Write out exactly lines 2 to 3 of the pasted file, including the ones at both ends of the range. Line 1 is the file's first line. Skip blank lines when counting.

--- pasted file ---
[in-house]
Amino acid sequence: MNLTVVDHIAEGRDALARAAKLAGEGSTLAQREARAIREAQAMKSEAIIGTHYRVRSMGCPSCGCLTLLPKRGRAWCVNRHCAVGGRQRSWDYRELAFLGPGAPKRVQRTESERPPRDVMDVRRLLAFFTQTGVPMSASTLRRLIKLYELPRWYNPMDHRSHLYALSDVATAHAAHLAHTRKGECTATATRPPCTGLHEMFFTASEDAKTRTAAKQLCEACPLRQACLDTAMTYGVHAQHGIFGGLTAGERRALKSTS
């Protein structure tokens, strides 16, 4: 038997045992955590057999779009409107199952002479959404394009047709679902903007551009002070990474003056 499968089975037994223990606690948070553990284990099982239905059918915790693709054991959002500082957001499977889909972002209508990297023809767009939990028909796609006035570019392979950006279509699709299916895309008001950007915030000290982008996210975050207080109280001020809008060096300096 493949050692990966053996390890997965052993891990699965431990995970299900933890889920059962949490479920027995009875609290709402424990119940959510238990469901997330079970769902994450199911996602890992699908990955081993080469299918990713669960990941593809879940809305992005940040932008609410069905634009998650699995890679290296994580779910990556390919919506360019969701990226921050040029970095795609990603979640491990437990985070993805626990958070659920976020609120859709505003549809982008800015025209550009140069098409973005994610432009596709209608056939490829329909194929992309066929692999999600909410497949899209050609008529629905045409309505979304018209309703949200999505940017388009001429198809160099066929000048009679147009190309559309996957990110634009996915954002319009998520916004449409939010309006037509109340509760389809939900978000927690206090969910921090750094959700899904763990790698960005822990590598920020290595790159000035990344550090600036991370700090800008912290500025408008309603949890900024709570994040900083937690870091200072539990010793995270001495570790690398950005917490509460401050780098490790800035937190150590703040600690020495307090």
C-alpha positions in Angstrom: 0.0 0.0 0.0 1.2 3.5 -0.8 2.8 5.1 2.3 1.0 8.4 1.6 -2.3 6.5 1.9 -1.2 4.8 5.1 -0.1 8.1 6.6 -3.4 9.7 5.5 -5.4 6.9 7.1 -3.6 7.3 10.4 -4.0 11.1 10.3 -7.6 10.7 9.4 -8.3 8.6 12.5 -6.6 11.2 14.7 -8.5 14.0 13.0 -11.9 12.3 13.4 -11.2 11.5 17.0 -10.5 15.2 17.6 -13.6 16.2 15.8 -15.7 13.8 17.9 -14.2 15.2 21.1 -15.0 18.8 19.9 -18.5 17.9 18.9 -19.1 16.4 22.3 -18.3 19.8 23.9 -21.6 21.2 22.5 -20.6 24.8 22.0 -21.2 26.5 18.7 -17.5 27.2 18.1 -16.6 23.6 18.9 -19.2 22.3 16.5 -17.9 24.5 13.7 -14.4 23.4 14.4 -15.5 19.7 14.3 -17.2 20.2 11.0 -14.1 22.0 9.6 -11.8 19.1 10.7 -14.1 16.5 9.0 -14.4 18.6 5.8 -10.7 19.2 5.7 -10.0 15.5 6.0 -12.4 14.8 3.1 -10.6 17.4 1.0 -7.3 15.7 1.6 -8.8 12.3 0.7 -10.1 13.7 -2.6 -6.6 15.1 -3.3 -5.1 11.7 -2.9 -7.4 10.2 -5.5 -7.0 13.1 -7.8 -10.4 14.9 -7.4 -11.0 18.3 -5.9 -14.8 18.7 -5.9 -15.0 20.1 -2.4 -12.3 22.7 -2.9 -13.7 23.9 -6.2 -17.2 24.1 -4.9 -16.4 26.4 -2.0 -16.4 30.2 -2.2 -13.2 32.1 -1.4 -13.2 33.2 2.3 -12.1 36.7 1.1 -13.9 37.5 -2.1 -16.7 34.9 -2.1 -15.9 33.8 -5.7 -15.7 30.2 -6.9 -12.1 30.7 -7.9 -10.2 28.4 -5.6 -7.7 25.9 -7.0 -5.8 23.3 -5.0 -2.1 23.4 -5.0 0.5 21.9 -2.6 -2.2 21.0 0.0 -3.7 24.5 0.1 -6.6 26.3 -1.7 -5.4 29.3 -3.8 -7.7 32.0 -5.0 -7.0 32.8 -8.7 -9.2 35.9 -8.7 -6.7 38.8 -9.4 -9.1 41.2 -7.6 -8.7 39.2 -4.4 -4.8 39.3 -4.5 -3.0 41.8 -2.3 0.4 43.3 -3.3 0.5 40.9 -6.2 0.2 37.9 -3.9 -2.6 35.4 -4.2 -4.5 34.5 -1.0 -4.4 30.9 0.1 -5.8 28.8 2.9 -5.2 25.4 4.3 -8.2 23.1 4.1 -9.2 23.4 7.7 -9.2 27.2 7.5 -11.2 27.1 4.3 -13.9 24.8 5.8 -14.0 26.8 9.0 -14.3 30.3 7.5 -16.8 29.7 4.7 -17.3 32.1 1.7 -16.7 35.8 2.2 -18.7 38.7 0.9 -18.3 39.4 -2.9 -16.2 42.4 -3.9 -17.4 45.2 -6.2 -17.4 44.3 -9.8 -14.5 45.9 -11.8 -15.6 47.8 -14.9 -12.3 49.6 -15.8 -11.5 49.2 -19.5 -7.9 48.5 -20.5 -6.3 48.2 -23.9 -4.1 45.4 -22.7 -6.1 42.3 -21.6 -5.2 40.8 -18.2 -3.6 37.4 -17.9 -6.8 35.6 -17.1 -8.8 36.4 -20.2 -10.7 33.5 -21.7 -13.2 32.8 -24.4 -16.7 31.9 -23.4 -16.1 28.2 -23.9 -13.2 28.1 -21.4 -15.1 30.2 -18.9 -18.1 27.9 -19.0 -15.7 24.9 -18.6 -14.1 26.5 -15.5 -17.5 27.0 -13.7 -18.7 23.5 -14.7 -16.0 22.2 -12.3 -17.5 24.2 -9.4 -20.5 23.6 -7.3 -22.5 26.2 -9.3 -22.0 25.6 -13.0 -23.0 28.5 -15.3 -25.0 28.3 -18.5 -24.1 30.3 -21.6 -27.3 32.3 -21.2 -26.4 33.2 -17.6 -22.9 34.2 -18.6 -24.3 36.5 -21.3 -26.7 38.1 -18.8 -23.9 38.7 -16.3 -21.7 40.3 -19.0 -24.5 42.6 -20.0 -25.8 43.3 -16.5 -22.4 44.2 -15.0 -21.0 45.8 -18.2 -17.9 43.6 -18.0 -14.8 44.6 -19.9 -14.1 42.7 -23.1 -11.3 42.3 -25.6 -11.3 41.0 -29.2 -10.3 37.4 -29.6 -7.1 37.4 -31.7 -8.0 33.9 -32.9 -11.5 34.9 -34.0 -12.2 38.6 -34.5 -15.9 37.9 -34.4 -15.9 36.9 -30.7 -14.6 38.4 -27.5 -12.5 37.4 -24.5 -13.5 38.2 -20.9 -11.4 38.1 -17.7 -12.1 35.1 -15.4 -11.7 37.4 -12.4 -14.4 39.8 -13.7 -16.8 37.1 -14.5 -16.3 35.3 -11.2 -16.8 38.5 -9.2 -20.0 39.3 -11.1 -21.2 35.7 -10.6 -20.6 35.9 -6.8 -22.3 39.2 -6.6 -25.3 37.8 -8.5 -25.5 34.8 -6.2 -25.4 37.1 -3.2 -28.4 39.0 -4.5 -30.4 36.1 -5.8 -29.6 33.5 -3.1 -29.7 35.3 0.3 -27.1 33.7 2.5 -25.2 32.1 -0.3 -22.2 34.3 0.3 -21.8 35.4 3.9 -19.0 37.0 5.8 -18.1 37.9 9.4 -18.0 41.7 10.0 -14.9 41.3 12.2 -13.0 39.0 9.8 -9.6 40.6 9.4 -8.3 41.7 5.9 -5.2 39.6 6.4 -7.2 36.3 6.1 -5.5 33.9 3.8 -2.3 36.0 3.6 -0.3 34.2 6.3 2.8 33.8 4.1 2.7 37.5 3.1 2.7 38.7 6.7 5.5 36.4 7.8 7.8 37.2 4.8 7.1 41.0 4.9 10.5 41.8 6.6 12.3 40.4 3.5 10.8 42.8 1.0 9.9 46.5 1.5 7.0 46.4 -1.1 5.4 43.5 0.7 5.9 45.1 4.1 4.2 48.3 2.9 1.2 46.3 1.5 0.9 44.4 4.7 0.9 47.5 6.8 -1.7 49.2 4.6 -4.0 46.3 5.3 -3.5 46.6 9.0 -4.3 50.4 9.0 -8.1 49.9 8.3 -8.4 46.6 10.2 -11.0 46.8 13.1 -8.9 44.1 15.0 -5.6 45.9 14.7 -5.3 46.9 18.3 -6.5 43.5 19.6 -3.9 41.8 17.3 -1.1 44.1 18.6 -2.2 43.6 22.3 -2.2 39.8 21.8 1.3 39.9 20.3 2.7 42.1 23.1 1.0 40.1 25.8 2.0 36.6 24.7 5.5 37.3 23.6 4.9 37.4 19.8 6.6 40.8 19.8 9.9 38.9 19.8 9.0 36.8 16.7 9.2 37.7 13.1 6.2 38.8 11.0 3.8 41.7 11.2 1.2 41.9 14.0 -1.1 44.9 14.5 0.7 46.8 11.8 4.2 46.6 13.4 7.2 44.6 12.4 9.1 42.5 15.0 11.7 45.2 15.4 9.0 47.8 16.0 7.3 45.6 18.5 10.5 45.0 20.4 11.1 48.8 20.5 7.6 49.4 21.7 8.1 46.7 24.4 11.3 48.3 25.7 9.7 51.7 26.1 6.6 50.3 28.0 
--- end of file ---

Amino acid sequence: MNLTVVDHIAEGRDALARAAKLAGEGSTLAQREARAIREAQAMKSEAIIGTHYRVRSMGCPSCGCLTLLPKRGRAWCVNRHCAVGGRQRSWDYRELAFLGPGAPKRVQRTESERPPRDVMDVRRLLAFFTQTGVPMSASTLRRLIKLYELPRWYNPMDHRSHLYALSDVATAHAAHLAHTRKGECTATATRPPCTGLHEMFFTASEDAKTRTAAKQLCEACPLRQACLDTAMTYGVHAQHGIFGGLTAGERRALKSTS
């Protein structure tokens, strides 16, 4: 038997045992955590057999779009409107199952002479959404394009047709679902903007551009002070990474003056 499968089975037994223990606690948070553990284990099982239905059918915790693709054991959002500082957001499977889909972002209508990297023809767009939990028909796609006035570019392979950006279509699709299916895309008001950007915030000290982008996210975050207080109280001020809008060096300096 493949050692990966053996390890997965052993891990699965431990995970299900933890889920059962949490479920027995009875609290709402424990119940959510238990469901997330079970769902994450199911996602890992699908990955081993080469299918990713669960990941593809879940809305992005940040932008609410069905634009998650699995890679290296994580779910990556390919919506360019969701990226921050040029970095795609990603979640491990437990985070993805626990958070659920976020609120859709505003549809982008800015025209550009140069098409973005994610432009596709209608056939490829329909194929992309066929692999999600909410497949899209050609008529629905045409309505979304018209309703949200999505940017388009001429198809160099066929000048009679147009190309559309996957990110634009996915954002319009998520916004449409939010309006037509109340509760389809939900978000927690206090969910921090750094959700899904763990790698960005822990590598920020290595790159000035990344550090600036991370700090800008912290500025408008309603949890900024709570994040900083937690870091200072539990010793995270001495570790690398950005917490509460401050780098490790800035937190150590703040600690020495307090």